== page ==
Editor's Note: Margaret Simon of the Shaker Library contributed this article.
Betty Gold, a docent at the and Holocaust survivor, captivated a audience Tuesday with a discussion about her family's survival during the Nazi invasion of Trochenbrod, Poland from 1939 to 1942.
The diminutive octogenarian, looking twenty years younger than her age, spoke of her family’s struggles and related that at the end of the war, there were only 33 people left alive from her village of 5,000 people.
In a soft voice, Gold told how as a 10-year-old she was sent out at night to forage for food. She would leave her family’s bunker to scrounge for food, digging up cabbages and carrots from peoples’ gardens, or rummaging through trash cans to find an apple or piece of bread, which she could bring back to share. After a time, she said, they worried less about being shot and more about starving to death.
Dirty and infested with lice, the family prevailed in spite of their panic about being discovered. A helpful Christian friend would visit them to alert them of what was happening outside their hiding place. Gold described this man as a “righteous Christian” and related that there is a statue in Jerusalem dedicated to the righteous Christians who helped the Jews.
Throughout her ordeal, Gold watched a mother suffocate her crying baby daughter to save them from being discovered by the Nazis. Quietly, Gold related that the woman decided that she had to sacrifice her daughter to save her two sons, who were later shot and killed by the Nazis. Surviving in the forest, and then in a swamp, the family was discovered by Russians who then sent them to work camps.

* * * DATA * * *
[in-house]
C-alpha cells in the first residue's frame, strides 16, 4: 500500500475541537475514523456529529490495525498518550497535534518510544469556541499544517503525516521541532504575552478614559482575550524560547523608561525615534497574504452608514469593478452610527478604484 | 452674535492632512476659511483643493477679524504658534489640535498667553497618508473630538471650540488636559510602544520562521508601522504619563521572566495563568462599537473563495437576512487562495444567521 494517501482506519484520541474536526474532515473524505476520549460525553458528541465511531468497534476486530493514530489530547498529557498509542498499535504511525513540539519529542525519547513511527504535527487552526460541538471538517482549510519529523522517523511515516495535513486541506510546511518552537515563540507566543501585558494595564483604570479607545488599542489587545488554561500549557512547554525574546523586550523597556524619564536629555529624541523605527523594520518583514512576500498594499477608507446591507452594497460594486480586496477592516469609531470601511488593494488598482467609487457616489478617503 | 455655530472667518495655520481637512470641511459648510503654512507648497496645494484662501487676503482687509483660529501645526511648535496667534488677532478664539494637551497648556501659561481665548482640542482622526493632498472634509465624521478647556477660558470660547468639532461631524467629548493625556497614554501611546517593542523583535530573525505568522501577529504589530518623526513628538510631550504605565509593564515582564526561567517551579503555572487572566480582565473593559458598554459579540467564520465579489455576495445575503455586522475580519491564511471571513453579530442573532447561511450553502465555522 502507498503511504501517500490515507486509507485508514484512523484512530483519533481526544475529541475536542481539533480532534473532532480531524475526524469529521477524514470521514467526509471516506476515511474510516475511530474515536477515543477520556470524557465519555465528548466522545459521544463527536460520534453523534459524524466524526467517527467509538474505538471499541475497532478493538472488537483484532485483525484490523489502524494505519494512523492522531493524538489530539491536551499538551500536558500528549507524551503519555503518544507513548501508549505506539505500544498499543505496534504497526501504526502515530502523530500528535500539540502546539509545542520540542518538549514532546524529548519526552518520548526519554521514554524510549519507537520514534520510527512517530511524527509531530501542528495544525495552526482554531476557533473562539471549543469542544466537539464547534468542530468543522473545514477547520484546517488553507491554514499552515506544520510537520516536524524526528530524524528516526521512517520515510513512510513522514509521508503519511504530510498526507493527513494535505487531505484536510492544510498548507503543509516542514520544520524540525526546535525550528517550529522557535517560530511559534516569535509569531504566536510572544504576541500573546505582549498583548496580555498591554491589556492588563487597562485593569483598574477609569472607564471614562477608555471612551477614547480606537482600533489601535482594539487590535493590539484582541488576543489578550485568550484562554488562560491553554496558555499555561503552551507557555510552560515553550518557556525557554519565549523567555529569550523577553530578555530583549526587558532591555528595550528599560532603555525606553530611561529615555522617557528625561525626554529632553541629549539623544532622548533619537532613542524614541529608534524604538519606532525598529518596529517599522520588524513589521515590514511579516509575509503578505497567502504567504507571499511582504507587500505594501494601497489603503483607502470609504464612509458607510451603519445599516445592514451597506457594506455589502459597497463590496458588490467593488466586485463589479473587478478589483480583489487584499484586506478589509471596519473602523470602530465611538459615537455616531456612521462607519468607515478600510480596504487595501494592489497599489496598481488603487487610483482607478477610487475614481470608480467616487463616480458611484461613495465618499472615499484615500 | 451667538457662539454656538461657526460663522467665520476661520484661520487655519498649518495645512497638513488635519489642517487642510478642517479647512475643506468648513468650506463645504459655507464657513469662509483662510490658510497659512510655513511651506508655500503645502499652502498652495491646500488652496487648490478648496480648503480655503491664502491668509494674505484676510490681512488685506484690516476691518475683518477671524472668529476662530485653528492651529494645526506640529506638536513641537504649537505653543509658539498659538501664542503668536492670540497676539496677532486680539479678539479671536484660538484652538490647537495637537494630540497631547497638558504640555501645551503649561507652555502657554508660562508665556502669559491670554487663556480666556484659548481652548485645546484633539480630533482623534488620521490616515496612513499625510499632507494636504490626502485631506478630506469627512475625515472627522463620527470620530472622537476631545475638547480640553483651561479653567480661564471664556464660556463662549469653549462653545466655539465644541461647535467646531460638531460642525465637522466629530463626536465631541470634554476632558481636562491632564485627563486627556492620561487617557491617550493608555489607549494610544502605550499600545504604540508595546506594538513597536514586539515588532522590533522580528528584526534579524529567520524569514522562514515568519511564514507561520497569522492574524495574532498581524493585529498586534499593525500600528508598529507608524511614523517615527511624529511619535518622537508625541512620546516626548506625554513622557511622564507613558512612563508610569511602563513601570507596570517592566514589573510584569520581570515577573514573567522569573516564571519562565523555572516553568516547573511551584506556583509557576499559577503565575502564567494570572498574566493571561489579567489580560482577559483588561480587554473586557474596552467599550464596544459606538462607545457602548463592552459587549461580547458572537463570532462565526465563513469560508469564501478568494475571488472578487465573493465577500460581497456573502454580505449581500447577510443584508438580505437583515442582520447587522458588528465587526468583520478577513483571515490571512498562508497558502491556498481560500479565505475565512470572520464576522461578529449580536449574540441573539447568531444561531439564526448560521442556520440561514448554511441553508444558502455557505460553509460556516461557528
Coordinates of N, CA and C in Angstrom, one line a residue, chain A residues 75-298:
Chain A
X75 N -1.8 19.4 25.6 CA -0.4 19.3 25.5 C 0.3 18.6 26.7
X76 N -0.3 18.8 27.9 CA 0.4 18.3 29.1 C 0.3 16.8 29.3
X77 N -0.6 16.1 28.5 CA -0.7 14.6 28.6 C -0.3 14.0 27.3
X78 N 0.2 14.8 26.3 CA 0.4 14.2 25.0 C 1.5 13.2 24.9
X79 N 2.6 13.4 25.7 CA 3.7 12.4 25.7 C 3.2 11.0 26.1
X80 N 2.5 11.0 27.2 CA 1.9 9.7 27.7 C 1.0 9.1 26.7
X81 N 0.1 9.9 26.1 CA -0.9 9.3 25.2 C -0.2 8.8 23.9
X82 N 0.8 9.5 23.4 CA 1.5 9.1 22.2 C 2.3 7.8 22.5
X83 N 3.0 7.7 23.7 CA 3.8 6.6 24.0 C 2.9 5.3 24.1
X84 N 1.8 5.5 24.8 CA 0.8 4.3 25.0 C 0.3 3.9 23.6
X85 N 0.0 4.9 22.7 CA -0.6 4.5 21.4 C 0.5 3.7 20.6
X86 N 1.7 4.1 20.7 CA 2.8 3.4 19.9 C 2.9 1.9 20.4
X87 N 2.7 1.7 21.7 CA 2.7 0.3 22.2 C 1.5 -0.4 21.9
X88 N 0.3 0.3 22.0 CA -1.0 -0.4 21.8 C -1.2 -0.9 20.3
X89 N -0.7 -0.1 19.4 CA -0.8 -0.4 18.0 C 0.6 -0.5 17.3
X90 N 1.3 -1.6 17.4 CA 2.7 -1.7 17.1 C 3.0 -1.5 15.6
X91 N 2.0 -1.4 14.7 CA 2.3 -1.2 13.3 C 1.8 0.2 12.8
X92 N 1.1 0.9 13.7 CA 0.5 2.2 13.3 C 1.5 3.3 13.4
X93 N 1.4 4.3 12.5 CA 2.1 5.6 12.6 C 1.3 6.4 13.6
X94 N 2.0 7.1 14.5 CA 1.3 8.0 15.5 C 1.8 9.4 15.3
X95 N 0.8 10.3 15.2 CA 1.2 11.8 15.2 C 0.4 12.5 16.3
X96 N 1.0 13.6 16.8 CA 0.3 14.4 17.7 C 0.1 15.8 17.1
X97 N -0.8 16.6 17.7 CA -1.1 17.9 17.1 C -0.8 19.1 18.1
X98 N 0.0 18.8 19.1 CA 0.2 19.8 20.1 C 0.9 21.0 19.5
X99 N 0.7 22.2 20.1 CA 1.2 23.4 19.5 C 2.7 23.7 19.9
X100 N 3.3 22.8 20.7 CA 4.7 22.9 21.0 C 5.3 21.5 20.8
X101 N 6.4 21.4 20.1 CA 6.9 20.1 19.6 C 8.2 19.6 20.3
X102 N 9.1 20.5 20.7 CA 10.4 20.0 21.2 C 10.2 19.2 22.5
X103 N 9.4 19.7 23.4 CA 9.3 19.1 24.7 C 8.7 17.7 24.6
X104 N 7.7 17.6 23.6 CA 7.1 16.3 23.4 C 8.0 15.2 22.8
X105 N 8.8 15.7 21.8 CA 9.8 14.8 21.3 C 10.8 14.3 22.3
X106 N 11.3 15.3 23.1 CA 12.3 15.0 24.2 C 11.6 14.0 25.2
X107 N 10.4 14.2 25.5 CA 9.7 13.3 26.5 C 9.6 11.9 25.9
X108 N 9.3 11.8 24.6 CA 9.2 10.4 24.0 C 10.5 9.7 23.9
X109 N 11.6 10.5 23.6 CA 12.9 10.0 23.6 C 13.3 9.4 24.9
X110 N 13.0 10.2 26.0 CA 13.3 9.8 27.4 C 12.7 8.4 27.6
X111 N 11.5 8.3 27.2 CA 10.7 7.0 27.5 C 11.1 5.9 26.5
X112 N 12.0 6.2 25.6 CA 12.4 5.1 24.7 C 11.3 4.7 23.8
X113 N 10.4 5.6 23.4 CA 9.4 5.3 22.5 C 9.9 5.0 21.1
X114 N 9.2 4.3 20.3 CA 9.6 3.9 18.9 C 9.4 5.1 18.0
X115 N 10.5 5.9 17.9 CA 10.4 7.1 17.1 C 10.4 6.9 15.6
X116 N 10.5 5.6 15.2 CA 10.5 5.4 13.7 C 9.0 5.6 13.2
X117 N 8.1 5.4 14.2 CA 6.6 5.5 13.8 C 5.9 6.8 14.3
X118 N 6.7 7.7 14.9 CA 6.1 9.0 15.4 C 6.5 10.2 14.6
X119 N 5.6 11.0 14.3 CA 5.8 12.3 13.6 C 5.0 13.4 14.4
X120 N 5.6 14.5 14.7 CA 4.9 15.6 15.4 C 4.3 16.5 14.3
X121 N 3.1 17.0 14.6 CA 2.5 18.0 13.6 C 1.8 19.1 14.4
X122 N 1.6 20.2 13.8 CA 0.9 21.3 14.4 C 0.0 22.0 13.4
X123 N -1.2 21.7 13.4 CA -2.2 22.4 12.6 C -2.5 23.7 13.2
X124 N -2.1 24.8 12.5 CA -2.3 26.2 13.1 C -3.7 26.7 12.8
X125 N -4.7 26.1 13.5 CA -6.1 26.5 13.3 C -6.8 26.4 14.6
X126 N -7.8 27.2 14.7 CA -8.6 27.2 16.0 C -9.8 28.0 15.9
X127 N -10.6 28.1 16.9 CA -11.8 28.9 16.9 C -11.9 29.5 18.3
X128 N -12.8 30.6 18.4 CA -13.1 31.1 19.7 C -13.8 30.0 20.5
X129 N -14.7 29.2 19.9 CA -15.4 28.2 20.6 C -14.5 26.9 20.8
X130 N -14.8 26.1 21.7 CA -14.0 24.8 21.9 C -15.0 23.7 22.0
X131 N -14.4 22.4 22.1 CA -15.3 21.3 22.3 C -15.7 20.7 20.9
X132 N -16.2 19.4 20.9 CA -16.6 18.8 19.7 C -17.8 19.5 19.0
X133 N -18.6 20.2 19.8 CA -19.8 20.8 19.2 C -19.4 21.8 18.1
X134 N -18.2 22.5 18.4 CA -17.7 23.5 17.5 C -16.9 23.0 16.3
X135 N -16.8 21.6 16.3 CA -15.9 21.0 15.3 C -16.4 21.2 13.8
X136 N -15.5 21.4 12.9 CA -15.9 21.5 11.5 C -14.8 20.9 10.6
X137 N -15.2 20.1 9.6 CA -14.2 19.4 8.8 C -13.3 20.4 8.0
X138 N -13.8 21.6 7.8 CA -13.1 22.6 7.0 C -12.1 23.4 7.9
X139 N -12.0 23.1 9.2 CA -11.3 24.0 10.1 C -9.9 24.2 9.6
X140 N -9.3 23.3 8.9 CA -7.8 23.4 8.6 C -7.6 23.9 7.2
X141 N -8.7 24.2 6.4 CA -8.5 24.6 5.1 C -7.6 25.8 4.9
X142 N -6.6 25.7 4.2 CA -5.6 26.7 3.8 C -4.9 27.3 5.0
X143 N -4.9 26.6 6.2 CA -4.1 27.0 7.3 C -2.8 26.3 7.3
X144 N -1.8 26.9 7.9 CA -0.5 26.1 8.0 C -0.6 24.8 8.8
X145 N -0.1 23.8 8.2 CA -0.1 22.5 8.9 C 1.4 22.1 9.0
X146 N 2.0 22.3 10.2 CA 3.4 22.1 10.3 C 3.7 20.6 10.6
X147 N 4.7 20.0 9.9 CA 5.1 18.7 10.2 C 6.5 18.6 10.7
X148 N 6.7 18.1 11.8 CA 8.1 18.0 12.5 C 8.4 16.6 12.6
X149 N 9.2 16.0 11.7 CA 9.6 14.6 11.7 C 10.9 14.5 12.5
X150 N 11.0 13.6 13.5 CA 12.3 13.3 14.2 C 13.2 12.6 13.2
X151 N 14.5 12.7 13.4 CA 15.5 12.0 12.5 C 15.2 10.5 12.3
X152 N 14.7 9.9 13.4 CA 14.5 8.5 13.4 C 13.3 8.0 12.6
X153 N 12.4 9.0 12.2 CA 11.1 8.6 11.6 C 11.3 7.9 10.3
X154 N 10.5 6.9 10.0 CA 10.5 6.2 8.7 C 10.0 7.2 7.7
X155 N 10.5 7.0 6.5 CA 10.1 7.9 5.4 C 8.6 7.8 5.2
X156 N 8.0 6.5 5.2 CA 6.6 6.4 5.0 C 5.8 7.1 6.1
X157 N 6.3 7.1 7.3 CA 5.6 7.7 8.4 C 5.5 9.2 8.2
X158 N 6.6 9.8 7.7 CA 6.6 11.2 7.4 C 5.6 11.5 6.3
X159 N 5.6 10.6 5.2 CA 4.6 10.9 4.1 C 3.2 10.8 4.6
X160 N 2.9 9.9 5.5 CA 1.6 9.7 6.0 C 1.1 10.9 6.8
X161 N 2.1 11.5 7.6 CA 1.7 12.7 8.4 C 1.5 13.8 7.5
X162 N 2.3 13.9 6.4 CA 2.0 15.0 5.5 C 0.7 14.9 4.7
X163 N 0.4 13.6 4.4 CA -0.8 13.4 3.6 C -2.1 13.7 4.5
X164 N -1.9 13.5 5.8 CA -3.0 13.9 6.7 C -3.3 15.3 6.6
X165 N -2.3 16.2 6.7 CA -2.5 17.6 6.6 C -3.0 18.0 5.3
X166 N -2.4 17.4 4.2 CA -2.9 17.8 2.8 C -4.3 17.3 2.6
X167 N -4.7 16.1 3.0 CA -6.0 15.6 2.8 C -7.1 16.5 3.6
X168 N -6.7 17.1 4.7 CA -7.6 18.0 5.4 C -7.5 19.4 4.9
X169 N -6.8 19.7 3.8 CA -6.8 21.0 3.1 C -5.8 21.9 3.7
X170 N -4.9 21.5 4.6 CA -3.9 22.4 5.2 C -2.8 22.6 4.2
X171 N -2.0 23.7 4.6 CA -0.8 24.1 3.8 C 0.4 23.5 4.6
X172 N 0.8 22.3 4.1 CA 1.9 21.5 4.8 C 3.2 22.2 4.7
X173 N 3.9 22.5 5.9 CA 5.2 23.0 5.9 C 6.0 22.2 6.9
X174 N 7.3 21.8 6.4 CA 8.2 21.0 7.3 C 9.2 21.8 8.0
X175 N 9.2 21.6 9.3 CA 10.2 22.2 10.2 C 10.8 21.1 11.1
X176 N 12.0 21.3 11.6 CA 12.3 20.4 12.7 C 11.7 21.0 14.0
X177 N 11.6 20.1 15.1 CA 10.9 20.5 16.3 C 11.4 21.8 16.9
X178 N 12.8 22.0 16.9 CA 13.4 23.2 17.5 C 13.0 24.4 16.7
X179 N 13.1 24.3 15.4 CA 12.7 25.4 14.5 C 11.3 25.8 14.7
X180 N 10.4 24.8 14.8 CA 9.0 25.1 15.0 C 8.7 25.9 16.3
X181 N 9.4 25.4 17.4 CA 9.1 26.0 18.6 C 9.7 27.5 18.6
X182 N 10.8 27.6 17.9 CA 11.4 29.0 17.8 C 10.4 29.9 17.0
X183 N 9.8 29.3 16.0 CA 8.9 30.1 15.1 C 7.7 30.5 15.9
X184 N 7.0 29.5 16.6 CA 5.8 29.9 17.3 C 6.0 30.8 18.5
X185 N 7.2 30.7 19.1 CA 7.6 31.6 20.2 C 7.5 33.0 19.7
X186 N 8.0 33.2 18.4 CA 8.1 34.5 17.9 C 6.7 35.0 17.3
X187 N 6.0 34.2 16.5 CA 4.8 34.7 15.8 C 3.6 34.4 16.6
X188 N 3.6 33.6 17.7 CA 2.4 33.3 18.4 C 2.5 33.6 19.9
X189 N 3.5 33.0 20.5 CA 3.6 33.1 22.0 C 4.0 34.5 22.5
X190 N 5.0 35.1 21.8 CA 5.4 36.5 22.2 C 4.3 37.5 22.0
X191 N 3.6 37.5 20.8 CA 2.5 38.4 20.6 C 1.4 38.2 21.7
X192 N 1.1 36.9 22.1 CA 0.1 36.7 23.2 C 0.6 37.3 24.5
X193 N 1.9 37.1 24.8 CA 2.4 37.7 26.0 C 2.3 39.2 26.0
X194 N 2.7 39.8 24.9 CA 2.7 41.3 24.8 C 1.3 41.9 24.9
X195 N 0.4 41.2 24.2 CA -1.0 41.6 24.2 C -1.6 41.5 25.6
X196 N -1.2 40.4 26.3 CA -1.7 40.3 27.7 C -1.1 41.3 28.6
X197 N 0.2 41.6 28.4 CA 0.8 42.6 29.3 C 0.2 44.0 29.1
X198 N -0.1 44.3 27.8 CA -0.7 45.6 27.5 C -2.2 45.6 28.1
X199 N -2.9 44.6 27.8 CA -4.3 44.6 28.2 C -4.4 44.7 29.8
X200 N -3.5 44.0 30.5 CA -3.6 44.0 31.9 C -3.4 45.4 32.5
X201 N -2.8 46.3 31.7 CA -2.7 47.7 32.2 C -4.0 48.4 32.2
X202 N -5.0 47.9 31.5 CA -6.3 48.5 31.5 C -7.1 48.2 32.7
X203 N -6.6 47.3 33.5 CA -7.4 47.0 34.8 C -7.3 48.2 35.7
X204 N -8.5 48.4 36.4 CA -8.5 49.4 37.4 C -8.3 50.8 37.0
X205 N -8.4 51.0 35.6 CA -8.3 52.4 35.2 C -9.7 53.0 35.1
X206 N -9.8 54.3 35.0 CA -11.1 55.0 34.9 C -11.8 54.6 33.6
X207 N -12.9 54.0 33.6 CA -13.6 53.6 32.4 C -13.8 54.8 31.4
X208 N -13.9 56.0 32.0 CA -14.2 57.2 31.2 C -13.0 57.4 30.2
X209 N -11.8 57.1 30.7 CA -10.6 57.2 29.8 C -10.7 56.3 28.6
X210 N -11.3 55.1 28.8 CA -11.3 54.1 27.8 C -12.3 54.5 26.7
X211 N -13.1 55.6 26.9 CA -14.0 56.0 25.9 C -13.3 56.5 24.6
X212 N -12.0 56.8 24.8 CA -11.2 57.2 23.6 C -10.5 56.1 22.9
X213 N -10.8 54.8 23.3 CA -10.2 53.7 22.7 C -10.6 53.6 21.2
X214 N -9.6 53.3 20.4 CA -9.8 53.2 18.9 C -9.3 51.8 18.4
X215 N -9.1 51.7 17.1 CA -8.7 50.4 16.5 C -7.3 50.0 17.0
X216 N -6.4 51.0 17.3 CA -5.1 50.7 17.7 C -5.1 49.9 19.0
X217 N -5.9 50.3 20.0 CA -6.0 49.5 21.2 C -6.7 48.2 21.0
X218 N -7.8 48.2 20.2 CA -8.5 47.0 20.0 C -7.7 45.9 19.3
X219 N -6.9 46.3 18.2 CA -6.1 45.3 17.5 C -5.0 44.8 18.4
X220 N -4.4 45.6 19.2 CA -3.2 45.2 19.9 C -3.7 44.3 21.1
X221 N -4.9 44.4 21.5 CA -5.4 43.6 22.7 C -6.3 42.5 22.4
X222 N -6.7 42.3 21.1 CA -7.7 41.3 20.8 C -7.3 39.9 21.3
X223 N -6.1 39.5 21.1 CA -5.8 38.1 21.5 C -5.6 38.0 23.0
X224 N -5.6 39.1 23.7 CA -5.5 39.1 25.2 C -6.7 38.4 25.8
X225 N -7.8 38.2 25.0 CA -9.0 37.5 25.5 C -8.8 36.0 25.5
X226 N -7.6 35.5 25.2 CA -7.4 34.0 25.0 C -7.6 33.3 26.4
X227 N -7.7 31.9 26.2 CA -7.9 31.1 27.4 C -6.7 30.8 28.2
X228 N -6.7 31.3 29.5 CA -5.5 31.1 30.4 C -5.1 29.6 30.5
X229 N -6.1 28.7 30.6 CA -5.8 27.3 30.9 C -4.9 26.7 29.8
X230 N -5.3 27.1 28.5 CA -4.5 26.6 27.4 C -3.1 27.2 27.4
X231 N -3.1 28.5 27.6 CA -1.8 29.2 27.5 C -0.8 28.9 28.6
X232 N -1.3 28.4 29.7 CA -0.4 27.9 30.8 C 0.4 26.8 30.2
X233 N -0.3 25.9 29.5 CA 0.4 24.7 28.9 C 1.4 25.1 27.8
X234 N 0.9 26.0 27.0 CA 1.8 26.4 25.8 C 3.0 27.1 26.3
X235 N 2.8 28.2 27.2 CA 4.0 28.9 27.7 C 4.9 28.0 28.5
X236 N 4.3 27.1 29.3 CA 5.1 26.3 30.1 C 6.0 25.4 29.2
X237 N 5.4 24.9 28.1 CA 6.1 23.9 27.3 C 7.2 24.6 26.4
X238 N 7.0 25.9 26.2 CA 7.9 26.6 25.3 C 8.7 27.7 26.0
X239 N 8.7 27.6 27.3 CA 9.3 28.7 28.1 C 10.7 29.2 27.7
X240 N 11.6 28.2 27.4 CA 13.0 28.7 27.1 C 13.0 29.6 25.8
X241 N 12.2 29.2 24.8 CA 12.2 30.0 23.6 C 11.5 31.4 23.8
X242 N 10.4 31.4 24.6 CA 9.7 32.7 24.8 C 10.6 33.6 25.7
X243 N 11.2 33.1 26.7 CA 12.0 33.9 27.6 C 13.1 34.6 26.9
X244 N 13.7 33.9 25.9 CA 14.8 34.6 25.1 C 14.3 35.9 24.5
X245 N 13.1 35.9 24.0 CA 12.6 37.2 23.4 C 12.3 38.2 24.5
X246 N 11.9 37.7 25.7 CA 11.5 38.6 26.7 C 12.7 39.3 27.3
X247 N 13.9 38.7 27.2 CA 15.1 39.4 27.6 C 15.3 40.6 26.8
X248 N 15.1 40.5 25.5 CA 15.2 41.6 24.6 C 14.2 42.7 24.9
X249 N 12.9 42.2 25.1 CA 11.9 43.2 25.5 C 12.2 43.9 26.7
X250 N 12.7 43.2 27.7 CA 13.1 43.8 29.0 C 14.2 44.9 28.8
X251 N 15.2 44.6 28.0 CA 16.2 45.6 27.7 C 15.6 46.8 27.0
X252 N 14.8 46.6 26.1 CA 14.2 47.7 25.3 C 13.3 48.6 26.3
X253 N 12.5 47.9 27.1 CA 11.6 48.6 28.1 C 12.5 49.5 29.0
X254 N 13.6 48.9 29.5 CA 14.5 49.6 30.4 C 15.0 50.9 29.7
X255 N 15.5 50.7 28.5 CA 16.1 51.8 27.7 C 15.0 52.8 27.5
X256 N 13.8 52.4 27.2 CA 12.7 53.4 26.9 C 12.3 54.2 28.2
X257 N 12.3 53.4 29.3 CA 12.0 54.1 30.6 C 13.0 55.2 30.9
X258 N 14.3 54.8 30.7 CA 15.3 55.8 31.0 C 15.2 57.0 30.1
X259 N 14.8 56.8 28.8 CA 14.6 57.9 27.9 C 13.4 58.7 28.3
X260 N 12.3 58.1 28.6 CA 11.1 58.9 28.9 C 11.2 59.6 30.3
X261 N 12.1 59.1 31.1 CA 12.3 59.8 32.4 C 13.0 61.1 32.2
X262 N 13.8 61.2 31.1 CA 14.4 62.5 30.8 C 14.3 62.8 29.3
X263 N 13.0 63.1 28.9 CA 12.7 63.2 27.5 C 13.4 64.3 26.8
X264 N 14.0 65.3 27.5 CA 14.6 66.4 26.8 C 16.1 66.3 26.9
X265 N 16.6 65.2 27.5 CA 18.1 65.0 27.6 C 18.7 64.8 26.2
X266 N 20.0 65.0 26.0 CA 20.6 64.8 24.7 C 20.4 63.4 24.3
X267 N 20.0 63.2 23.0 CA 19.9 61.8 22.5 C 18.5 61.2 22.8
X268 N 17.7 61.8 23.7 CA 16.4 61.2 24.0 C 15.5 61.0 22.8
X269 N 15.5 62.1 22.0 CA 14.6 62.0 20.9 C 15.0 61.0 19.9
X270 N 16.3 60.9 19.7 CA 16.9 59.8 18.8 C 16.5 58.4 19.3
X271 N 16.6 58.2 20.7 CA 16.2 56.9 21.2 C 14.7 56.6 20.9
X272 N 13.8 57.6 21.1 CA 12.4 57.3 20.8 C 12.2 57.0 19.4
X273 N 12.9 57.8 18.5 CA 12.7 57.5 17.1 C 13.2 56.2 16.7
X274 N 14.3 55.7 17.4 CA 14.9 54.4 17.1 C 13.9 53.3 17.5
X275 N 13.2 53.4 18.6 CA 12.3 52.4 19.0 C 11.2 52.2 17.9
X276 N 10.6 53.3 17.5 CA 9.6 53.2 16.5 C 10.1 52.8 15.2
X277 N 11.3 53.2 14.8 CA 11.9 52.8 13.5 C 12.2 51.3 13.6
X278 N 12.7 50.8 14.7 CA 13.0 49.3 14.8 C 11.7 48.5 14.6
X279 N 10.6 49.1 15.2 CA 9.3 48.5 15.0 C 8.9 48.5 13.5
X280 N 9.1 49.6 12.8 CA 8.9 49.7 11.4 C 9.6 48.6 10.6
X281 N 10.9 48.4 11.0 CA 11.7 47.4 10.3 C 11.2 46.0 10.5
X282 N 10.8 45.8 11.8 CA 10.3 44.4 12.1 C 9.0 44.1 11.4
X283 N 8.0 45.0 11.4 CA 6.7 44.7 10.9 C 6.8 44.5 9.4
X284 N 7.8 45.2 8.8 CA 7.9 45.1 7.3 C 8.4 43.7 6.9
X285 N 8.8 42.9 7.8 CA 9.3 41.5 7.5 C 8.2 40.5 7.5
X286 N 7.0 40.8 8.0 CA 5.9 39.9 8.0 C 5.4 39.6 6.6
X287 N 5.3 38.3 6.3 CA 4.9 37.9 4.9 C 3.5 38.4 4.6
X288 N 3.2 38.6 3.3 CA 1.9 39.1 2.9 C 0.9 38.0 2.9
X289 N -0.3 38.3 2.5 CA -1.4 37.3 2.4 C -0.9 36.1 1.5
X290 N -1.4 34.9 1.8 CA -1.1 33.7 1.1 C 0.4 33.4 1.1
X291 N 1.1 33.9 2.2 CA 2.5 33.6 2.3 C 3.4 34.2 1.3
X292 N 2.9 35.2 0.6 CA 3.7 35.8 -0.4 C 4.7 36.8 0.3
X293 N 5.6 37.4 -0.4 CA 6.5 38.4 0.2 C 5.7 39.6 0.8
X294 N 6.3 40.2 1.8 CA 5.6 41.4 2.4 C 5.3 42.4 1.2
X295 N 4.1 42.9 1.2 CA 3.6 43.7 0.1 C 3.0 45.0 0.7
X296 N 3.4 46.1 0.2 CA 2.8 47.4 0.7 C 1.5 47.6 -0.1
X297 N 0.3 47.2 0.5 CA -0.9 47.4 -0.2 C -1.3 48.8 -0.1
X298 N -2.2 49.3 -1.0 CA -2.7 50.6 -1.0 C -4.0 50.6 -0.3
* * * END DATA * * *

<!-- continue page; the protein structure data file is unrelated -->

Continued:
“It was alright, they didn’t kill us,” was a phrase she used throughout her talk. Her story is horrific, but she tells it with grace, courage, and hope. Gold and her family arrived in Cleveland, where she started junior high school not knowing a word of English. She graduated, married, had three sons, got a teaching degree and taught preschool before going into the retail business where she had a successful career.
According to Gold, her mission now is to tell her tale of survival amid the horrors so that it can never happen again. In 1942, Trochenbrod vanished, but it lives on in Gold's heart. The Nazis may have destroyed the town, but according to Gold, they could not destroy its spirit or its memories in its few surviving residents.
Following her talk, Gold signed copies of the book, The Heavens Are Empty: Discovering the Lost Town of Trochenbrod by Avrom Bendavid-Val, which details the story of the town’s growth from a row of houses to a bustling marketplace to its ultimate disintegration by the Nazis.
Betty Gold’s talk was sponsored by the Friends of the Shaker Library. To arrange for Betty Gold to speak to your group, contact the Maltz Museum of Jewish Heritage at 216-593-0575.